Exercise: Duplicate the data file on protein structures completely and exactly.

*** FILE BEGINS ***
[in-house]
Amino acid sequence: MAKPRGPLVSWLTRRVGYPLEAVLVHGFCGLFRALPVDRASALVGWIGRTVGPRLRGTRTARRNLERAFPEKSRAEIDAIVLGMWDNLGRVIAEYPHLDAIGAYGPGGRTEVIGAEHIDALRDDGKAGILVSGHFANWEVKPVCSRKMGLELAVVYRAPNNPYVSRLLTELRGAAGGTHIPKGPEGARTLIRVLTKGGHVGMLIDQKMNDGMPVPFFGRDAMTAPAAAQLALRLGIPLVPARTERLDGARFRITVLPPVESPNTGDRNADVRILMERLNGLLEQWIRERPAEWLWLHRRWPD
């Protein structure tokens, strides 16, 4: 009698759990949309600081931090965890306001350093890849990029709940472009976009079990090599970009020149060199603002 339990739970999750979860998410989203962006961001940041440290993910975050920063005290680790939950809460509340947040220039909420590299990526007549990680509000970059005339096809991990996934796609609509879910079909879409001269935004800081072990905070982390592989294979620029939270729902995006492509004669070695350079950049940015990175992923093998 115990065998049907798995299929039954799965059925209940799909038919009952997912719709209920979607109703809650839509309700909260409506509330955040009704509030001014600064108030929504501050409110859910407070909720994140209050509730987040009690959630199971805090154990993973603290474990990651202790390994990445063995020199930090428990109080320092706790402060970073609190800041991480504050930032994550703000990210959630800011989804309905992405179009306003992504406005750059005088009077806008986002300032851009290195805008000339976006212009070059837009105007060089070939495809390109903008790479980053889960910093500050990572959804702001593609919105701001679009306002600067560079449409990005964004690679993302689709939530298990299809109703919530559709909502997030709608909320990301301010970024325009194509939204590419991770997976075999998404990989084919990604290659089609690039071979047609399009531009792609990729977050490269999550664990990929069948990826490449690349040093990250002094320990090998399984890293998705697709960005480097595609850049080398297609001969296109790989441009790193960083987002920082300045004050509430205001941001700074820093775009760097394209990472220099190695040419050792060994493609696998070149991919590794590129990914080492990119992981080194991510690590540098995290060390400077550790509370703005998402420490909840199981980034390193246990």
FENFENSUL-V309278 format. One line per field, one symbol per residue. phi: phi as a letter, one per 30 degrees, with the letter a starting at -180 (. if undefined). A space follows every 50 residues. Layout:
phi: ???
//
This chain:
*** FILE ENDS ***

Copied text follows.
[in-house]
Amino acid sequence: MAKPRGPLVSWLTRRVGYPLEAVLVHGFCGLFRALPVDRASALVGWIGRTVGPRLRGTRTARRNLERAFPEKSRAEIDAIVLGMWDNLGRVIAEYPHLDAIGAYGPGGRTEVIGAEHIDALRDDGKAGILVSGHFANWEVKPVCSRKMGLELAVVYRAPNNPYVSRLLTELRGAAGGTHIPKGPEGARTLIRVLTKGGHVGMLIDQKMNDGMPVPFFGRDAMTAPAAAQLALRLGIPLVPARTERLDGARFRITVLPPVESPNTGDRNADVRILMERLNGLLEQWIRERPAEWLWLHRRWPD
């Protein structure tokens, strides 16, 4: 009698759990949309600081931090965890306001350093890849990029709940472009976009079990090599970009020149060199603002 339990739970999750979860998410989203962006961001940041440290993910975050920063005290680790939950809460509340947040220039909420590299990526007549990680509000970059005339096809991990996934796609609509879910079909879409001269935004800081072990905070982390592989294979620029939270729902995006492509004669070695350079950049940015990175992923093998 115990065998049907798995299929039954799965059925209940799909038919009952997912719709209920979607109703809650839509309700909260409506509330955040009704509030001014600064108030929504501050409110859910407070909720994140209050509730987040009690959630199971805090154990993973603290474990990651202790390994990445063995020199930090428990109080320092706790402060970073609190800041991480504050930032994550703000990210959630800011989804309905992405179009306003992504406005750059005088009077806008986002300032851009290195805008000339976006212009070059837009105007060089070939495809390109903008790479980053889960910093500050990572959804702001593609919105701001679009306002600067560079449409990005964004690679993302689709939530298990299809109703919530559709909502997030709608909320990301301010970024325009194509939204590419991770997976075999998404990989084919990604290659089609690039071979047609399009531009792609990729977050490269999550664990990929069948990826490449690349040093990250002094320990090998399984890293998705697709960005480097595609850049080398297609001969296109790989441009790193960083987002920082300045004050509430205001941001700074820093775009760097394209990472220099190695040419050792060994493609696998070149991919590794590129990914080492990119992981080194991510690590540098995290060390400077550790509370703005998402420490909840199981980034390193246990």
FENFENSUL-V309278 format. One line per field, one symbol per residue. phi: phi as a letter, one per 30 degrees, with the letter a starting at -180 (. if undefined). A space follows every 50 residues. Layout:
phi: ???
//
This chain: